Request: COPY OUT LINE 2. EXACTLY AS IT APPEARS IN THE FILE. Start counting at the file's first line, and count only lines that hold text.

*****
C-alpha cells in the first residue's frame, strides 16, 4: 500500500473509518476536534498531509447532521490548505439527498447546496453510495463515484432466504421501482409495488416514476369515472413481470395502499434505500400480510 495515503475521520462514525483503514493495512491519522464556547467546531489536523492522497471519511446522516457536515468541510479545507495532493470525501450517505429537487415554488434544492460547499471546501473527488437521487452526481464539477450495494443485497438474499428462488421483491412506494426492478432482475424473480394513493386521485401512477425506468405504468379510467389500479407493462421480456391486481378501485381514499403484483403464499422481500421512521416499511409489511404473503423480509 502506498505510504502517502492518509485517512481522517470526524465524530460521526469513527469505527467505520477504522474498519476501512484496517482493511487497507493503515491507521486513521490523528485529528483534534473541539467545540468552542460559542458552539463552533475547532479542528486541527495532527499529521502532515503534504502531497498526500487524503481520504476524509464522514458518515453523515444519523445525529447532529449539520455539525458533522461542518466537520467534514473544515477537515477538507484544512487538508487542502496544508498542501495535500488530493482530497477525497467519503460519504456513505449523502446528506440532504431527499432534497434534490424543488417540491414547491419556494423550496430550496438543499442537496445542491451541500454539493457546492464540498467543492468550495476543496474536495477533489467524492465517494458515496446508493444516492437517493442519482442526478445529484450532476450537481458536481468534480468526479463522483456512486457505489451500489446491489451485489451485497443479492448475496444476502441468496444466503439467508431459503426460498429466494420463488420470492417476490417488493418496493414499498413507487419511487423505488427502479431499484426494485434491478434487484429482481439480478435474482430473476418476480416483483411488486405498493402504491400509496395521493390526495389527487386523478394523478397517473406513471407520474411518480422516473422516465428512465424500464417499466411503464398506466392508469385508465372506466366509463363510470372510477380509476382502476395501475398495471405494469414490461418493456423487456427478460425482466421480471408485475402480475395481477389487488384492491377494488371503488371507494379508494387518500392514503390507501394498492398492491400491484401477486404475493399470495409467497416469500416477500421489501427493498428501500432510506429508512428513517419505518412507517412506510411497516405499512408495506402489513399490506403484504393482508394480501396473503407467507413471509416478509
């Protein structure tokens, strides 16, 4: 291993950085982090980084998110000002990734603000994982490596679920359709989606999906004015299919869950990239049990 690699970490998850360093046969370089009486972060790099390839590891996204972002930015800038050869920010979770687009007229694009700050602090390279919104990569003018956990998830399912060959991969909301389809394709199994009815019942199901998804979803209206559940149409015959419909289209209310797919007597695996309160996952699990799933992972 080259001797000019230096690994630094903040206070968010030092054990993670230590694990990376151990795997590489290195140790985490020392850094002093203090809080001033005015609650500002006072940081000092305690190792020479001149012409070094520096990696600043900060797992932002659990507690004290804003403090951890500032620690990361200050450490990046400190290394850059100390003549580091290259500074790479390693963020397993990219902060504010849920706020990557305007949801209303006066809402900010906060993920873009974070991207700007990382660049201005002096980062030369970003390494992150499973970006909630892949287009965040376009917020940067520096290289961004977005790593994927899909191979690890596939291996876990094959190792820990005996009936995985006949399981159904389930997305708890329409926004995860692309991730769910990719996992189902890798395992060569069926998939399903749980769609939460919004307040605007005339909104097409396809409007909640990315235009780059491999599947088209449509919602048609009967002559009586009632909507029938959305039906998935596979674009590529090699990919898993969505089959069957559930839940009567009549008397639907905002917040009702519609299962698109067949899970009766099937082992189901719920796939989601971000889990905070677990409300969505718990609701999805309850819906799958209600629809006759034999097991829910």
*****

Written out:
């Protein structure tokens, strides 16, 4: 291993950085982090980084998110000002990734603000994982490596679920359709989606999906004015299919869950990239049990 690699970490998850360093046969370089009486972060790099390839590891996204972002930015800038050869920010979770687009007229694009700050602090390279919104990569003018956990998830399912060959991969909301389809394709199994009815019942199901998804979803209206559940149409015959419909289209209310797919007597695996309160996952699990799933992972 080259001797000019230096690994630094903040206070968010030092054990993670230590694990990376151990795997590489290195140790985490020392850094002093203090809080001033005015609650500002006072940081000092305690190792020479001149012409070094520096990696600043900060797992932002659990507690004290804003403090951890500032620690990361200050450490990046400190290394850059100390003549580091290259500074790479390693963020397993990219902060504010849920706020990557305007949801209303006066809402900010906060993920873009974070991207700007990382660049201005002096980062030369970003390494992150499973970006909630892949287009965040376009917020940067520096290289961004977005790593994927899909191979690890596939291996876990094959190792820990005996009936995985006949399981159904389930997305708890329409926004995860692309991730769910990719996992189902890798395992060569069926998939399903749980769609939460919004307040605007005339909104097409396809409007909640990315235009780059491999599947088209449509919602048609009967002559009586009632909507029938959305039906998935596979674009590529090699990919898993969505089959069957559930839940009567009549008397639907905002917040009702519609299962698109067949899970009766099937082992189901719920796939989601971000889990905070677990409300969505718990609701999805309850819906799958209600629809006759034999097991829910």